KANSAS CITY, Mo. — A third wave of sleet and drizzle could hit parts of the central U.S. on the eve of the Martin Luther King Jr. holiday, weather officials said, and temperatures threaten to stay near or below freezing and add to the treacherous mix.
Ice buildups of one-quarter to slightly less than a half inch were expected into Jan. 15 from southeastern Kansas to central Missouri.
Becky Allmeroth, a state maintenance engineer for the Missouri Department of Transportation, said ice is “the most difficult storm to fight.”
“We are keeping up with the changing conditions, but it is a continual battle,” she said of the department’s around-the-clock scrambling to treat the glazed roads. “The precipitation is coming in waves, and we have to apply more salt.”
Icy roads Jan. 14 created dangerous conditions and travel headaches for many people who avoided authorities’ pleas to stay indoors except for necessary outings.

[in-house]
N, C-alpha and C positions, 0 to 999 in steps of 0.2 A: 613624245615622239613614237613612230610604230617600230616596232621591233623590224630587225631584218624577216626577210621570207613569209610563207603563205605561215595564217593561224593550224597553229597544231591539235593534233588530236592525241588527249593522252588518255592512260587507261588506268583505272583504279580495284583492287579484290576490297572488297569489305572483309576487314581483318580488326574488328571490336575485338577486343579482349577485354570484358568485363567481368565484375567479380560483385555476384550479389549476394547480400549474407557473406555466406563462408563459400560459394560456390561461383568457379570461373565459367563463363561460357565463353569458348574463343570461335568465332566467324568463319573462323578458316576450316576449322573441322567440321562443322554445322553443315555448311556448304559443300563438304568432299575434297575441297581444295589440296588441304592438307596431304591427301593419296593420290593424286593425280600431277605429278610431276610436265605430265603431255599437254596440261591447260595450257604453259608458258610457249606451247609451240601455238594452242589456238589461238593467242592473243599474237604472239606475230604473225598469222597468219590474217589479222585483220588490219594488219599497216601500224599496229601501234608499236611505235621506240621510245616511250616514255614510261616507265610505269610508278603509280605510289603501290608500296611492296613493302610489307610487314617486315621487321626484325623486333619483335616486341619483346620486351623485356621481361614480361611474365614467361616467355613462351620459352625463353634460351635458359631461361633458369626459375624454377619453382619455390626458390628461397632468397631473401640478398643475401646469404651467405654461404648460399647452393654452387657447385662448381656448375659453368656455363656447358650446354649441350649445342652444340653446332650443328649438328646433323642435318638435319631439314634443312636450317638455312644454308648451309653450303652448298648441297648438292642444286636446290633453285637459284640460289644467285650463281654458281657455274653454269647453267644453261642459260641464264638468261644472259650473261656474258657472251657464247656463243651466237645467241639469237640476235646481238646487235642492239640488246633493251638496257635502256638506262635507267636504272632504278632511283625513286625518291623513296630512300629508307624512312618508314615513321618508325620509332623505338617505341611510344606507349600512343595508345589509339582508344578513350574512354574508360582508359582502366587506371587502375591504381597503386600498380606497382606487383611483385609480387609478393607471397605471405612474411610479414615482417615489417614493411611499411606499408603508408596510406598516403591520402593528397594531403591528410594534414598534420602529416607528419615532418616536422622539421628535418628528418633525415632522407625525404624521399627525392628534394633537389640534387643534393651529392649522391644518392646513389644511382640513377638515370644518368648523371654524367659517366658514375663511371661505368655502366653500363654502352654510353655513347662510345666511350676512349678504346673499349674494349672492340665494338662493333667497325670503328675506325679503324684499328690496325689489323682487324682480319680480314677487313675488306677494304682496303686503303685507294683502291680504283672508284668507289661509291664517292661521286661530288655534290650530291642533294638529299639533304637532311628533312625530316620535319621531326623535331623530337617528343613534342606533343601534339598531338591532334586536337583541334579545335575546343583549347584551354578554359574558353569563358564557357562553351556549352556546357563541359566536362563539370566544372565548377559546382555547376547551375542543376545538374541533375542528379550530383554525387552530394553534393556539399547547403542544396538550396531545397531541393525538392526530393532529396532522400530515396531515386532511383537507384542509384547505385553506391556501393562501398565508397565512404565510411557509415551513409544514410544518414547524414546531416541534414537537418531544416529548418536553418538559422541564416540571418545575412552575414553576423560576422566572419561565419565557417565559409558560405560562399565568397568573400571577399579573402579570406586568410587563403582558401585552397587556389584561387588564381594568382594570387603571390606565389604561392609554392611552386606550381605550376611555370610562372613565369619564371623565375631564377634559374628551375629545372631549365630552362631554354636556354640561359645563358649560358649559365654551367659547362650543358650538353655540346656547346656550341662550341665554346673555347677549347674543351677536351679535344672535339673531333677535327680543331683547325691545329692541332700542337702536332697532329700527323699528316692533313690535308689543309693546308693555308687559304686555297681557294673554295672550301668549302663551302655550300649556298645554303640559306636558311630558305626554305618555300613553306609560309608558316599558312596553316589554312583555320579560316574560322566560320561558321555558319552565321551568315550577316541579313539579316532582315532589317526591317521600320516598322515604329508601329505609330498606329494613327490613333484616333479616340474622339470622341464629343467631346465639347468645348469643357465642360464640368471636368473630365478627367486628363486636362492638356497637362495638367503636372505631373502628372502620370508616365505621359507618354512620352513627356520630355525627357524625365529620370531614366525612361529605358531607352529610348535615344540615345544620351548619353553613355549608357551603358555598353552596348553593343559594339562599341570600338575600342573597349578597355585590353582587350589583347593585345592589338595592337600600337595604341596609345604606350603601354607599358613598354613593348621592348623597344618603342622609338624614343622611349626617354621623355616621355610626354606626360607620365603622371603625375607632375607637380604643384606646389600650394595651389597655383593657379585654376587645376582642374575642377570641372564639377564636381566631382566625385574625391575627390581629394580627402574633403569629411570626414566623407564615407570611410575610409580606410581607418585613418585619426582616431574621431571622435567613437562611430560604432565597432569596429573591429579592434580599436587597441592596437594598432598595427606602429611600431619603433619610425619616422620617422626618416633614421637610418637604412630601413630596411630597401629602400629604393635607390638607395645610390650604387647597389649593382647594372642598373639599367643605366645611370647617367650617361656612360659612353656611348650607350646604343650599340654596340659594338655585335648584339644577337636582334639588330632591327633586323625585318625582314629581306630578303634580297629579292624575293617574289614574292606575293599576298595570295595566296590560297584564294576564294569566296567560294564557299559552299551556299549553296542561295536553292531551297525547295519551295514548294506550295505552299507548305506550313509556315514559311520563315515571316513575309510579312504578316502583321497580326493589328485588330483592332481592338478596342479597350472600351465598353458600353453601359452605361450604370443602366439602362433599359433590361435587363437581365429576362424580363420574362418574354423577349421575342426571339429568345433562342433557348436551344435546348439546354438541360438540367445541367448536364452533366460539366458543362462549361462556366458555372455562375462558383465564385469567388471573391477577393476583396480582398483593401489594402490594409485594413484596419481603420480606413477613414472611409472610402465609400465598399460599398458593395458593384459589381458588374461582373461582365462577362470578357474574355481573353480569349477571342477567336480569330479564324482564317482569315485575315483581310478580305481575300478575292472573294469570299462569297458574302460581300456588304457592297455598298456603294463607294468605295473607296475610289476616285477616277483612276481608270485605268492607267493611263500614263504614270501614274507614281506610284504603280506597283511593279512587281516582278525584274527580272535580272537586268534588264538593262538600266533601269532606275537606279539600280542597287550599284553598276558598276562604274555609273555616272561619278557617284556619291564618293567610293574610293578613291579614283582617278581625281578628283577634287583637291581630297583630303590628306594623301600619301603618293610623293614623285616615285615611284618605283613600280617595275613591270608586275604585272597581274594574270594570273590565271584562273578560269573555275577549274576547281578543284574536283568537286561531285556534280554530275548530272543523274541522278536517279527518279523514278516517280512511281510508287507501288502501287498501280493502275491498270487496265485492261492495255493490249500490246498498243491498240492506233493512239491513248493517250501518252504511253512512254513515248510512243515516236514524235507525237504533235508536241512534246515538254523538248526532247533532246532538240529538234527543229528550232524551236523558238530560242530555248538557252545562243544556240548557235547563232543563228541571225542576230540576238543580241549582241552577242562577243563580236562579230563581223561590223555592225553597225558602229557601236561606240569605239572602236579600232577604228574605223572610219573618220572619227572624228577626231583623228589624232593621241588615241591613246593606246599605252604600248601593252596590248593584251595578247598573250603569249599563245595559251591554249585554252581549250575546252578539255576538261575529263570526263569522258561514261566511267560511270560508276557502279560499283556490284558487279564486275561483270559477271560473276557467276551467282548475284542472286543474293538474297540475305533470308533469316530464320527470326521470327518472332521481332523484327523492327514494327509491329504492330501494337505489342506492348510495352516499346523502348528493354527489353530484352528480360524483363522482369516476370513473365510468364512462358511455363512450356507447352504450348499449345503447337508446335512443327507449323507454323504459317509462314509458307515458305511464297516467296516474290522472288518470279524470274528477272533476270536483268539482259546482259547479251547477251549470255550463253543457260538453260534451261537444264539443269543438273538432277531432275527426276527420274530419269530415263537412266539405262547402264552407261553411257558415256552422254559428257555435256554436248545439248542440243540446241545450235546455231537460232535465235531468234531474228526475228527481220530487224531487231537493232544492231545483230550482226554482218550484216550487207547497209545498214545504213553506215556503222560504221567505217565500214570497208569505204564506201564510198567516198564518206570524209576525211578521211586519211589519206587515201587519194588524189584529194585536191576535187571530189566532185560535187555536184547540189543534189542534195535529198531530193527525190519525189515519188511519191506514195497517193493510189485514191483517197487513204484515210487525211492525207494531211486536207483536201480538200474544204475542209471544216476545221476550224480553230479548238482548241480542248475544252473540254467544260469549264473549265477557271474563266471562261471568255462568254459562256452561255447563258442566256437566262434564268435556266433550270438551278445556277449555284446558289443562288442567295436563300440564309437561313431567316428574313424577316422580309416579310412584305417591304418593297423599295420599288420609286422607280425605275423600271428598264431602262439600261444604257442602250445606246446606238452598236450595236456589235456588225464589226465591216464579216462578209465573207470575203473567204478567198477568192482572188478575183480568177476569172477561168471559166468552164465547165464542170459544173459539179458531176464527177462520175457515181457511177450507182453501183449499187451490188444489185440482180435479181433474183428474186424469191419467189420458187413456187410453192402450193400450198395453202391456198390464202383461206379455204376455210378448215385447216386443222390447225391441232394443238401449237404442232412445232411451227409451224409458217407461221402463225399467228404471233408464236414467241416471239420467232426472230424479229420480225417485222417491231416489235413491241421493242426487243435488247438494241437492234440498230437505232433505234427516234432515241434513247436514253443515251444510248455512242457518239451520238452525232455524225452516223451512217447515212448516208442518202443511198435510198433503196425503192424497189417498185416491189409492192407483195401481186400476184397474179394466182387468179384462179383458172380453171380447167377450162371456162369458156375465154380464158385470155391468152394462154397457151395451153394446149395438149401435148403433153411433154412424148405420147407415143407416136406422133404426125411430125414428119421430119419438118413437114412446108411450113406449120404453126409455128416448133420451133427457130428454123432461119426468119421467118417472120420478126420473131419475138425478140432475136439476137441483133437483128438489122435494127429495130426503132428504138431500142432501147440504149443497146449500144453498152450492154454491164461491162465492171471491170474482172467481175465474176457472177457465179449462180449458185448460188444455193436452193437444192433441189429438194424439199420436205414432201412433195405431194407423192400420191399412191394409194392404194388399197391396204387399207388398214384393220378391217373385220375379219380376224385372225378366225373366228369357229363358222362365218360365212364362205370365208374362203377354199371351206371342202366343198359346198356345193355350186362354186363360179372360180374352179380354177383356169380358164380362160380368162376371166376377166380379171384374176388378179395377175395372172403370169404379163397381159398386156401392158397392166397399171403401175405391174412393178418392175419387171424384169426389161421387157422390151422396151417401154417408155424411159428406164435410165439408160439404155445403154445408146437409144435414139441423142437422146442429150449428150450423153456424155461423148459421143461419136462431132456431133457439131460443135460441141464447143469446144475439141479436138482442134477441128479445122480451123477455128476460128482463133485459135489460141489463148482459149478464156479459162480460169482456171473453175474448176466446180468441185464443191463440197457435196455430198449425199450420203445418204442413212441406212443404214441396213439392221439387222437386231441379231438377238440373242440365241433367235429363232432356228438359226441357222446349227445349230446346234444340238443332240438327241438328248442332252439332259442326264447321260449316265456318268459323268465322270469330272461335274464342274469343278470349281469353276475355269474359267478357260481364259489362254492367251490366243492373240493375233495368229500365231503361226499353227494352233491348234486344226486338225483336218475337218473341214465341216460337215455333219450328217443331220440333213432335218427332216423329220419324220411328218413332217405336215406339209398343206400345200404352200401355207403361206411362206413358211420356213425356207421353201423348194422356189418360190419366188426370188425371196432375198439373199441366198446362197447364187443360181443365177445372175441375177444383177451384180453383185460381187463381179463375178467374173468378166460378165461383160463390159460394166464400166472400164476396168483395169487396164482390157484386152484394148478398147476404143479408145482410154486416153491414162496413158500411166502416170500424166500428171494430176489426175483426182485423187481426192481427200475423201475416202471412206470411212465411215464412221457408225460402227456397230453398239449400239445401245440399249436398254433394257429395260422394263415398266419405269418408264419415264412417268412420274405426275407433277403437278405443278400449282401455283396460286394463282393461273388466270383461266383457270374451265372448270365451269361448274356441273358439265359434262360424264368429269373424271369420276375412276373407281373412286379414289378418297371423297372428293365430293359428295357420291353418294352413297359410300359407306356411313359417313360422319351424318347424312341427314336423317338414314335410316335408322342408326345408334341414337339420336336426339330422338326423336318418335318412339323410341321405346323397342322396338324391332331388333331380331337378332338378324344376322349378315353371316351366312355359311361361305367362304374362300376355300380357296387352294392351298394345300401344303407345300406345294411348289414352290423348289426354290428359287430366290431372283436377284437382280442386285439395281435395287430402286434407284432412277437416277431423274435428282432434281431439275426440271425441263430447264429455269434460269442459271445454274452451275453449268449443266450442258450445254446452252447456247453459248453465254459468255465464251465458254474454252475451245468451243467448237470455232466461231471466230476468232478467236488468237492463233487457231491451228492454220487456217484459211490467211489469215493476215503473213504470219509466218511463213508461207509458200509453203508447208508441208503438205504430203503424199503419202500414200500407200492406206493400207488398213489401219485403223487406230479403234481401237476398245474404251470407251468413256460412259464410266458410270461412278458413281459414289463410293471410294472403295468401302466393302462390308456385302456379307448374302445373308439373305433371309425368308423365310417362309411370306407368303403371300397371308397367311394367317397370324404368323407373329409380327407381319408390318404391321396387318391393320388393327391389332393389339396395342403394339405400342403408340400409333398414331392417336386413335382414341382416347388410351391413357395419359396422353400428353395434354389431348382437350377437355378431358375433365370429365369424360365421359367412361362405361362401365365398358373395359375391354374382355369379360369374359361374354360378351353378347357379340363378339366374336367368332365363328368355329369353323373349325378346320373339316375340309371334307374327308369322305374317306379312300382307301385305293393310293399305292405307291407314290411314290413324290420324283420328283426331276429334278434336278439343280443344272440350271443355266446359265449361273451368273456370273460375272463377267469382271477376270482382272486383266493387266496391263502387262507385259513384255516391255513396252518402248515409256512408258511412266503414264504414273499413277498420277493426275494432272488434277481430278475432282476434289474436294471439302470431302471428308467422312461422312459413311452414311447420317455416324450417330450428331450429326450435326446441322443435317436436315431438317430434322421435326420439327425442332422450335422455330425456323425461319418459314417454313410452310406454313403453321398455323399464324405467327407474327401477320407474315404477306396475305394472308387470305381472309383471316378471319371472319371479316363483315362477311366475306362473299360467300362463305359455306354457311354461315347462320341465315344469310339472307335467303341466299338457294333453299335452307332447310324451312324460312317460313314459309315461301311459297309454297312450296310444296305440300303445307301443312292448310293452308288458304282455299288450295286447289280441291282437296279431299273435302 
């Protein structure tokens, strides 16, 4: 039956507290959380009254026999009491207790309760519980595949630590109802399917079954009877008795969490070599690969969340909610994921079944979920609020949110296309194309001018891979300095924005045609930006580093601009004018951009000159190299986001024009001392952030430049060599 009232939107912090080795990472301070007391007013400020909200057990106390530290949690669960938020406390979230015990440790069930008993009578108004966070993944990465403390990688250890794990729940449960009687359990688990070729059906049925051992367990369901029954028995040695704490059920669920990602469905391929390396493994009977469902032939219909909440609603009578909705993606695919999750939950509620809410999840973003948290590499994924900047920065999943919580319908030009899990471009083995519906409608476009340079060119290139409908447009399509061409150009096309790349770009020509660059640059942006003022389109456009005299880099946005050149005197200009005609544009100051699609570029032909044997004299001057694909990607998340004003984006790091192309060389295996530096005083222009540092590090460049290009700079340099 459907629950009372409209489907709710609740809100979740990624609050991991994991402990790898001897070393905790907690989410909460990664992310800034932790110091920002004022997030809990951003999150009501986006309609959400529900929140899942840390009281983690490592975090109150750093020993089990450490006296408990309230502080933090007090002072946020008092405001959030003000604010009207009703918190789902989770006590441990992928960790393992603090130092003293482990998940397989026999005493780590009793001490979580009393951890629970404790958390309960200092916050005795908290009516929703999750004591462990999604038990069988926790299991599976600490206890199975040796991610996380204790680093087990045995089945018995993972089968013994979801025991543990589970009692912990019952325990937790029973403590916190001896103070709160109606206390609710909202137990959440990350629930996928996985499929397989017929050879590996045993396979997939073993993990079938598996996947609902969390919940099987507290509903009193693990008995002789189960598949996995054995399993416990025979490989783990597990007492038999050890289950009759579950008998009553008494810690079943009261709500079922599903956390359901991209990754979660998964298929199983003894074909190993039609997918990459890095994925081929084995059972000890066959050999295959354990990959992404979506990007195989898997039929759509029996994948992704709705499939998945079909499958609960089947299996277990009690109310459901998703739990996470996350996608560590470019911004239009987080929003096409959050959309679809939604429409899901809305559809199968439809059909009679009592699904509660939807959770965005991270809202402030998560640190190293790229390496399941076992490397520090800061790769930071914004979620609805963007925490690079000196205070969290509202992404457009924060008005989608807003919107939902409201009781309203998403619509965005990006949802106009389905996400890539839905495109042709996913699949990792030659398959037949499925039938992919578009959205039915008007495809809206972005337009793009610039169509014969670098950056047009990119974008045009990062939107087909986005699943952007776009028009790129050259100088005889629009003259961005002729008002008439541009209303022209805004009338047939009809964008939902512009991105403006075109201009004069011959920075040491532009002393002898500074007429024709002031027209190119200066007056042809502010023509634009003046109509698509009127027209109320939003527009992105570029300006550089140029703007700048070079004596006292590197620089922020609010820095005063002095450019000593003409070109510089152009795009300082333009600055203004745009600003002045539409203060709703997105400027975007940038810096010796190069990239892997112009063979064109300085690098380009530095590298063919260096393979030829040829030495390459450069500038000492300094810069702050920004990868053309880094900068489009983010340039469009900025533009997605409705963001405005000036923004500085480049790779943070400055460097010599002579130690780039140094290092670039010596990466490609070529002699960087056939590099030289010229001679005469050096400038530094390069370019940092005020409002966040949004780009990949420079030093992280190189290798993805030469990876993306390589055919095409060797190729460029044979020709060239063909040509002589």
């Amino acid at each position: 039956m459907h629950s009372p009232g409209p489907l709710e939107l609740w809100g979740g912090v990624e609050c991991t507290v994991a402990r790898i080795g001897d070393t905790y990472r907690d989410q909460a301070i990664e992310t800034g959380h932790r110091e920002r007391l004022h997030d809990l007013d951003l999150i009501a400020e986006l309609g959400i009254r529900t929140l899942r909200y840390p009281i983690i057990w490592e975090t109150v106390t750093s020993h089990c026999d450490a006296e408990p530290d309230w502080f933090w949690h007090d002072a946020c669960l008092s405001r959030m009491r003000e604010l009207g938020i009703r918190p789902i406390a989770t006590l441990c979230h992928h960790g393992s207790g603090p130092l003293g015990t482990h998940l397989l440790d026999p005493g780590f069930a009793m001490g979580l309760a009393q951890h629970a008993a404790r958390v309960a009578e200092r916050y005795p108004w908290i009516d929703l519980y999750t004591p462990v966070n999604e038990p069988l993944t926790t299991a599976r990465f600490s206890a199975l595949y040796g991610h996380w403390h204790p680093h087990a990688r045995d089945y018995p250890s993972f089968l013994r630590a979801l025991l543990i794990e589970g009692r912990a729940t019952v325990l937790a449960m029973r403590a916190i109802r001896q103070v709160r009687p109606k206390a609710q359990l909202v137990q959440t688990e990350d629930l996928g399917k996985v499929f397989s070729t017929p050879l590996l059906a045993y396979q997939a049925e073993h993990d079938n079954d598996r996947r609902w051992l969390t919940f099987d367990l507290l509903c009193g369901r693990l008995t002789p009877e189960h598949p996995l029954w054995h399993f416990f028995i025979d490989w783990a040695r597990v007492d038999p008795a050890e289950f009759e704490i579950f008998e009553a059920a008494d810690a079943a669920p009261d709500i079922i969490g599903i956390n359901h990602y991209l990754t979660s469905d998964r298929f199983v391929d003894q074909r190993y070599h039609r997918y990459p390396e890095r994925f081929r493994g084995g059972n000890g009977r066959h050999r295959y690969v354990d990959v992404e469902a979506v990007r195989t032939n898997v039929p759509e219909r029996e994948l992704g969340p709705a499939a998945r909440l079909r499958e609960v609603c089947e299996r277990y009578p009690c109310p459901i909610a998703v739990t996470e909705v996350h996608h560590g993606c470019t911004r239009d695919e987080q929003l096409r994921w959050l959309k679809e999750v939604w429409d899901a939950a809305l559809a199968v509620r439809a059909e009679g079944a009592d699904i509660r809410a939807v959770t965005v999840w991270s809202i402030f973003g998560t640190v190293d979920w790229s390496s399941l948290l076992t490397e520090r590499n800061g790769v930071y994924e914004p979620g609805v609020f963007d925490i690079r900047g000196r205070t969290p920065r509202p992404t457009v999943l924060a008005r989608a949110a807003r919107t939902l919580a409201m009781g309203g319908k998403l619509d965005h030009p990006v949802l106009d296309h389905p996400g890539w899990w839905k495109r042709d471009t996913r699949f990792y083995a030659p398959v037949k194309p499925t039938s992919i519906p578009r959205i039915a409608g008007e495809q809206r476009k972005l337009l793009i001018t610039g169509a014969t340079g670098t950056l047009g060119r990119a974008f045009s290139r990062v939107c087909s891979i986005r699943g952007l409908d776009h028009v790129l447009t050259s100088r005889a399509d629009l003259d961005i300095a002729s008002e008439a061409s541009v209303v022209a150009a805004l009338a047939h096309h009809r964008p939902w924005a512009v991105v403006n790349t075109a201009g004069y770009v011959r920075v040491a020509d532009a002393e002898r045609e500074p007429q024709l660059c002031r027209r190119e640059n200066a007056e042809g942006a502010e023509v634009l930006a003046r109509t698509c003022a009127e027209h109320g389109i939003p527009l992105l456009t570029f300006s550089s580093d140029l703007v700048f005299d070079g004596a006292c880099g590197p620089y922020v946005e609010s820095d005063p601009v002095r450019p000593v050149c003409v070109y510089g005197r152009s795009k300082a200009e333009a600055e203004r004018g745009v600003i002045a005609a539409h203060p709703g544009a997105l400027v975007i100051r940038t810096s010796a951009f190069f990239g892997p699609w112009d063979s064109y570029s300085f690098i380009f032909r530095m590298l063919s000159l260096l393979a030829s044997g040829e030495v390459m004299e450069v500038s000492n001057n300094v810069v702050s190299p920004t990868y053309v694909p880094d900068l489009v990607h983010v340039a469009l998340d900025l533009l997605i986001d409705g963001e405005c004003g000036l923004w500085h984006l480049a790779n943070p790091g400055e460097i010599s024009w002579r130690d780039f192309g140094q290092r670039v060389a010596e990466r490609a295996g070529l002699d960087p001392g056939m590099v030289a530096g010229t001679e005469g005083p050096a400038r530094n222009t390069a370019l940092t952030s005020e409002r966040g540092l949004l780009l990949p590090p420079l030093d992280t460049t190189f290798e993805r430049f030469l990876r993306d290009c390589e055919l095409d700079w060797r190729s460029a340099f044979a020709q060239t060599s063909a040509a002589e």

Interstate 40 in western Oklahoma was closed in two places because of wrecks, including the jackknifing of several semitrailers in icy conditions in Caddo County.
And along an icy part of I-40 in Custer County, a 45-year-old Oklahoma City man died after his semitrailer struck two others early Jan. 14 and then was hit by a car. The patrol is investigating the wreck.
The storm followed one Jan. 13 that dumped freezing rain from Oklahoma to southern Illinois.
A slick roadway was suspected in a Missouri wreck Jan. 13 that killed a 33-year-old woman whose sport utility vehicle slid on an icy freeway overpass south of St. Louis and struck several trees.
Icy conditions were blamed for a pileup involving more than 20 vehicles in Wichita, Kansas, but no serious injuries were reported.
The storm’s onset prompted the NFL to move the AFC divisional playoff game between the Pittsburgh Steelers and host team the Kansas Chiefs to the night of Jan. 15 to allow more time to treat roads and parking lots at Arrowhead Stadium. The game was scheduled to kick off at noon but now will start at 7:20 p.m.
Many residents had prepared for the storms by stocking up on bread, milk and other necessities and by buying flashlights and generators to have on hand in case power gets knocked out.
By JIM SUHR. AP reporter Justin Juozapavicius contributed to this report from Tulsa, Oklahoma